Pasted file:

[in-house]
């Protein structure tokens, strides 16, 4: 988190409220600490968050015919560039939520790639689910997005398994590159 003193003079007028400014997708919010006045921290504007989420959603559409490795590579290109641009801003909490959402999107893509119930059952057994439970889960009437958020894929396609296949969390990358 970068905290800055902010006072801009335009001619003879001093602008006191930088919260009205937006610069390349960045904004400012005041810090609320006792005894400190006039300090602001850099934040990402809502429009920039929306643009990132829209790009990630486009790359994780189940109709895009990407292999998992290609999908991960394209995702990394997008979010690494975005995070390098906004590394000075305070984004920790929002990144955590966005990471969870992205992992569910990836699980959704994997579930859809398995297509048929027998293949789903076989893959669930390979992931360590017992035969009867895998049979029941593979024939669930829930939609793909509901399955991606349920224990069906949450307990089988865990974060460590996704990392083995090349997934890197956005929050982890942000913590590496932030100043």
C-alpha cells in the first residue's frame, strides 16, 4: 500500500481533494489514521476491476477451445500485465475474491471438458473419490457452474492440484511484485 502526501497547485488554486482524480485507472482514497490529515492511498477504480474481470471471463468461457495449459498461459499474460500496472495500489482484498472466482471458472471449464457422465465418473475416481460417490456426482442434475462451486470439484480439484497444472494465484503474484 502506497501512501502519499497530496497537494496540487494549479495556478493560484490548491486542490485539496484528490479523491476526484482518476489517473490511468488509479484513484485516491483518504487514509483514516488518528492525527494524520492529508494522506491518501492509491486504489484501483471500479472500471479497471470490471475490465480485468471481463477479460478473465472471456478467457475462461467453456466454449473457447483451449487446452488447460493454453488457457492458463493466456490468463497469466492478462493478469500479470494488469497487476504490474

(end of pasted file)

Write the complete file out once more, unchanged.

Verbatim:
[in-house]
């Protein structure tokens, strides 16, 4: 988190409220600490968050015919560039939520790639689910997005398994590159 003193003079007028400014997708919010006045921290504007989420959603559409490795590579290109641009801003909490959402999107893509119930059952057994439970889960009437958020894929396609296949969390990358 970068905290800055902010006072801009335009001619003879001093602008006191930088919260009205937006610069390349960045904004400012005041810090609320006792005894400190006039300090602001850099934040990402809502429009920039929306643009990132829209790009990630486009790359994780189940109709895009990407292999998992290609999908991960394209995702990394997008979010690494975005995070390098906004590394000075305070984004920790929002990144955590966005990471969870992205992992569910990836699980959704994997579930859809398995297509048929027998293949789903076989893959669930390979992931360590017992035969009867895998049979029941593979024939669930829930939609793909509901399955991606349920224990069906949450307990089988865990974060460590996704990392083995090349997934890197956005929050982890942000913590590496932030100043």
C-alpha cells in the first residue's frame, strides 16, 4: 500500500481533494489514521476491476477451445500485465475474491471438458473419490457452474492440484511484485 502526501497547485488554486482524480485507472482514497490529515492511498477504480474481470471471463468461457495449459498461459499474460500496472495500489482484498472466482471458472471449464457422465465418473475416481460417490456426482442434475462451486470439484480439484497444472494465484503474484 502506497501512501502519499497530496497537494496540487494549479495556478493560484490548491486542490485539496484528490479523491476526484482518476489517473490511468488509479484513484485516491483518504487514509483514516488518528492525527494524520492529508494522506491518501492509491486504489484501483471500479472500471479497471470490471475490465480485468471481463477479460478473465472471456478467457475462461467453456466454449473457447483451449487446452488447460493454453488457457492458463493466456490468463497469466492478462493478469500479470494488469497487476504490474